If you are in London, maybe taking in a show or visiting one of the many museums London has to offer, perhaps visiting the RAF Museum at Hendon or as I was, the Imperial War Museum in Lambeth, this is an ideal place to stop off and take time out. Its stained outer walls and hectic surroundings hint at nothing inside this remarkable building.
St. Clement Danes Church – London
St. Clement Danes church stands almost oddly in the centre of London in the Strand, surrounded on all sides by traffic; like an island it offers sanctuary and peace yet its history is far from peaceful.
It reputedly dates back to the Ninth Century AD following the expulsion of the Danes from the City of London, in the late 870s, by King Alfred. As a gesture, he allowed Danes who had English wives to remain nearby, allowing them to dedicate the local church to St. Clement of the Danes. Ever since this time, a church has remained, albeit in part, on this very site.
In the 1300s and then again in the late 1600s it was rebuilt, the second time influenced by the great Sir Christopher Wren – notable for his designs of buildings both in and outside of London. Regarded as being Britain’s most influential architect of all time, he designed many famous buildings such as the Library at Trinity College and the Royal Hospital at Chelsea. Wren also redesigned both Kensington and Hampton Court Palaces – his influences stretched far and wide.
Of course Wren’s ultimate master-piece was St. Paul’s Cathedral in London, a structure that reflected both his skill, vision and personality.
During the Great Fire of London in 1666, eighty-seven churches were destroyed in London, but only fifty-two were subsequently rebuilt. Whilst not directly damaged by the fire, St. Clement Danes was included in that list due to its very poor condition and Wren was invited to undertake the huge task.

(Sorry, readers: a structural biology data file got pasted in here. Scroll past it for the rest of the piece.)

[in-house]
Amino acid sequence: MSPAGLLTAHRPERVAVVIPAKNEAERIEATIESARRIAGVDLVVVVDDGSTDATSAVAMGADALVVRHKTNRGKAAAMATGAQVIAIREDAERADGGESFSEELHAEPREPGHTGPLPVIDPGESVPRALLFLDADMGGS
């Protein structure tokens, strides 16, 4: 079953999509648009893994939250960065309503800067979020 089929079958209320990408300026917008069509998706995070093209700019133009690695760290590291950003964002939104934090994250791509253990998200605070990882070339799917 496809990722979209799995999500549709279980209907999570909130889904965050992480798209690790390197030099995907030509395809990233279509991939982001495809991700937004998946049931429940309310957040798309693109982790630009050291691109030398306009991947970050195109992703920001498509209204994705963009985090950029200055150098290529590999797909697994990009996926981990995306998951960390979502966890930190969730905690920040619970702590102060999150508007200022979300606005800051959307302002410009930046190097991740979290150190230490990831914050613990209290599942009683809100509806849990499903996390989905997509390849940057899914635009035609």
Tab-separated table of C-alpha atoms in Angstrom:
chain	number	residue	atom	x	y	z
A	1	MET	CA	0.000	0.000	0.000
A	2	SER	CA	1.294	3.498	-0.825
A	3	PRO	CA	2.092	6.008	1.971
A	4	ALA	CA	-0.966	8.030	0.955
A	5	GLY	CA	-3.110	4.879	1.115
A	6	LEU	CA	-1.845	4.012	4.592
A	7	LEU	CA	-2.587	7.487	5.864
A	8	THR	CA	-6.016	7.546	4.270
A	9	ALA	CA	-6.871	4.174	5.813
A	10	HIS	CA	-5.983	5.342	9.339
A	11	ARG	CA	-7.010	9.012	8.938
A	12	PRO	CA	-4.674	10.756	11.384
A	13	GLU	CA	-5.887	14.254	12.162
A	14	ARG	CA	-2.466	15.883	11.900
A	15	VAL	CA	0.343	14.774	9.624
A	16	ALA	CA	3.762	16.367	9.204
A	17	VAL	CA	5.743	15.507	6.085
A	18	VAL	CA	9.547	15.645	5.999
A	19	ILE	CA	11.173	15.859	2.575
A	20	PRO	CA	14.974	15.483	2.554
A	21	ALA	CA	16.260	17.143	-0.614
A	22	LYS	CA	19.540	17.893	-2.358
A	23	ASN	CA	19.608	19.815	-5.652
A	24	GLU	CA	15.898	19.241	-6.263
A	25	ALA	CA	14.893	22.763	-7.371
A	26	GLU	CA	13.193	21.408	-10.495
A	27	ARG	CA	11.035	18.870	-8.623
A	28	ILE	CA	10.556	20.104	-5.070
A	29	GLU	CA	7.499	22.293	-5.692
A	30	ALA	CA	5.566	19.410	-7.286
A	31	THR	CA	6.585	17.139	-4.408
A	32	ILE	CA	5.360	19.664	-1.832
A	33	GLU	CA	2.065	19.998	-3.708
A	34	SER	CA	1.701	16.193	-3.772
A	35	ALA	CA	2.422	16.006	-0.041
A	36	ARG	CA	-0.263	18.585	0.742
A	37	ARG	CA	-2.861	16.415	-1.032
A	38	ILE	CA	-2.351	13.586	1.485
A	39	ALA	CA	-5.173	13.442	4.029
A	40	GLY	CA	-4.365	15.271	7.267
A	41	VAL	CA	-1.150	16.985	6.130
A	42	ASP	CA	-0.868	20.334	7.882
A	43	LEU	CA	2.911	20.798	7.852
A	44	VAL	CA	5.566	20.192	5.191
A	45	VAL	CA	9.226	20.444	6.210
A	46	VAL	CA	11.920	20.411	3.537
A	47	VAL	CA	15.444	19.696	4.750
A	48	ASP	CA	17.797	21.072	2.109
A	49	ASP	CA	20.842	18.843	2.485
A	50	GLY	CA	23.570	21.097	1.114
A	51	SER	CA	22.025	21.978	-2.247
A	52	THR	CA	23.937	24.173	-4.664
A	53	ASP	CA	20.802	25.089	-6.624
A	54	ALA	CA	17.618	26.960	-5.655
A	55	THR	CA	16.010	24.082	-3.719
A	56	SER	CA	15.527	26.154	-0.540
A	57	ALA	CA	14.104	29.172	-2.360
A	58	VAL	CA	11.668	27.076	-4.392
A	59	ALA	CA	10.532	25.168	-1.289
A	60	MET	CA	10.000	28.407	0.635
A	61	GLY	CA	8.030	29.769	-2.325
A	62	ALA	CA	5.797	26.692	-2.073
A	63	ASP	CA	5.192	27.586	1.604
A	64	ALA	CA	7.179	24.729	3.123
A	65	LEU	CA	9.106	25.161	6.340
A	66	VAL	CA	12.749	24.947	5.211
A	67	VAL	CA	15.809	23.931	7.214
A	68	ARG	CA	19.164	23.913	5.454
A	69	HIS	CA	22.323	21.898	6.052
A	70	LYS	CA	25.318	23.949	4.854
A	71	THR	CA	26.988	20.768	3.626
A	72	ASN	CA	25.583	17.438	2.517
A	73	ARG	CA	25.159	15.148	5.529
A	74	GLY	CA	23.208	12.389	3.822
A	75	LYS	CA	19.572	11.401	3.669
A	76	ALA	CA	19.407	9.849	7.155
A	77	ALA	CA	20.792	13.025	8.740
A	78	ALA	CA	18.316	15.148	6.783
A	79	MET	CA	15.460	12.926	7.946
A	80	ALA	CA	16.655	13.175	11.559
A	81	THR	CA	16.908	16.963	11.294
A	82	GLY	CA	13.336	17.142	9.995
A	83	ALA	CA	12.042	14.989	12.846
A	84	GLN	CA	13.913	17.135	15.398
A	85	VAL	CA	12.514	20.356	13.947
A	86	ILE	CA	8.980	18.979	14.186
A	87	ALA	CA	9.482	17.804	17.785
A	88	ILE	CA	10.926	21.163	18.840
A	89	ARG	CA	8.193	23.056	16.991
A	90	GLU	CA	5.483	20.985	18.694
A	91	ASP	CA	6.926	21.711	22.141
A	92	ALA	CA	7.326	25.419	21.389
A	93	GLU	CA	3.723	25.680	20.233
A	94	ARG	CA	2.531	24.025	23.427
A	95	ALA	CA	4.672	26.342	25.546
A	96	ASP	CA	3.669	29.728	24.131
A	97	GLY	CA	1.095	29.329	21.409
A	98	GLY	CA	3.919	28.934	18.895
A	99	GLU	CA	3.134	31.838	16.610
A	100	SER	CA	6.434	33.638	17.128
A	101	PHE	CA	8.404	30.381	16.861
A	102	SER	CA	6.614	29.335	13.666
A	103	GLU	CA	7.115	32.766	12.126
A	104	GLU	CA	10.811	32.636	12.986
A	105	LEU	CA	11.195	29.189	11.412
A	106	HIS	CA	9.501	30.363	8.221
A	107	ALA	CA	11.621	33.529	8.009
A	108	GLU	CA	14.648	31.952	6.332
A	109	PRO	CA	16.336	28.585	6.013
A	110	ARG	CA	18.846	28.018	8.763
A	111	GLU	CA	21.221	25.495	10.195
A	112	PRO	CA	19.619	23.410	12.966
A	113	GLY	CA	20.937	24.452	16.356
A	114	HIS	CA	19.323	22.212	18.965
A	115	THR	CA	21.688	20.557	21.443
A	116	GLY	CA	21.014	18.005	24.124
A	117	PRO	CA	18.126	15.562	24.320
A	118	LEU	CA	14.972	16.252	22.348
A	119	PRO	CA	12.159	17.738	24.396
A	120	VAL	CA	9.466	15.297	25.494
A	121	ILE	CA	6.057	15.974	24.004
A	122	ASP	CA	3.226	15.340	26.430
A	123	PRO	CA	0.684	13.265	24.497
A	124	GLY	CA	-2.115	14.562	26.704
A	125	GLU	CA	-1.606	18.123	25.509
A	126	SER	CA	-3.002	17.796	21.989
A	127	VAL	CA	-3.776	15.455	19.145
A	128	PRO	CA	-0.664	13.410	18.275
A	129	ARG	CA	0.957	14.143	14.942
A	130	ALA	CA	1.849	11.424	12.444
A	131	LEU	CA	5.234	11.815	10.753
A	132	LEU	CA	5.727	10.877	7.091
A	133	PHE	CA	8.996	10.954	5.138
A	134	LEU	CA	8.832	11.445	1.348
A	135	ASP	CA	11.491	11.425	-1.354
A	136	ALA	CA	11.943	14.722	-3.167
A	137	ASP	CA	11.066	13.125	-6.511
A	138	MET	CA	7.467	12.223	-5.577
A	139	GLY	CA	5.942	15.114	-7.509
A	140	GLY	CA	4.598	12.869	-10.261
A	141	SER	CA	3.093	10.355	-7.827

It then stood just short of 300 years before incendiary bombs of the Luftwaffe destroyed it in May 1941. Leaving nothing but a few walls and the tower, Wren’s design had been reduced to ashes and rubble.
For over ten years it lay in ruins, until it was decided to raise funds and rebuild it. In 1958, following a national appeal by the Royal Air Force, St. Clement Danes was officially opened and dedicated as the Central Church of the Royal Air Force in memory of all those who fought and died whilst in RAF service, and to ‘serve as a perpetual shrine of remembrance’ to them all.
In completing the restoration, every branch of the RAF was included. At the entrance of the church, is the rosette of the Commonwealth made up of all the Air Forces badges of the Commonwealth countries, each of which flew with RAF crews during the conflicts. Beyond the rosette, the floor from the north aisle to the south aisle of the Nave contains nearly 900 squadron badges each one made in Welsh Slate and embedded into the floor.
Around the walls of the church, four on each side and two to the front, are ten Books of Remembrance from 1915 to the present day, in which are listed 150,000 names of those who died whilst in RAF service. A further book on the west wall, contains a further 16,000 names of USAAF personnel killed whilst based in the United Kingdom during the Second World War.
On either side of the Altar, are boards and badges dedicated to every branch of the RAF. Two boards list the names of those who were awarded the Victoria Cross and others the George Cross. Other slate badges represent the various units to serve and support the main fighter and bomber groups, including: RAF Training units, Fighter Control units, Maintenance units, University Air Squadrons, Medical units, Communication squadrons, Groups, Colleges and Sectors.
In the North Aisle, a further memorial, also embedded into the floor, remembers those who escaped the Nazi tyranny in Poland and joined the RAF to carry on the fight during World War II. Each Polish Squadron is represented in a beautifully designed memorial around which is written:
“I have fought a good fight, I have finished my course’ I have kept the faith”
Smaller dedications can also be found around the church, such as the Mosquito Aircrew Association, dedicated to both air and ground crews of the mighty ‘Wooden-Wonder’. Some of these memorials are in the form of gifts of thanks many of which come from other nations as their own tribute to those who came from so far away to give their lives in the name of freedom and democracy.
So next time you’re in London, take time out from the hustle and bustle of the West-end, make your way to the Strand ( a fifteen minute bus journey from the IWM) and visit this peaceful retreat.
St. Clement Danes is open every day to the public, so that those who gave the ultimate sacrifice may live on for eternity.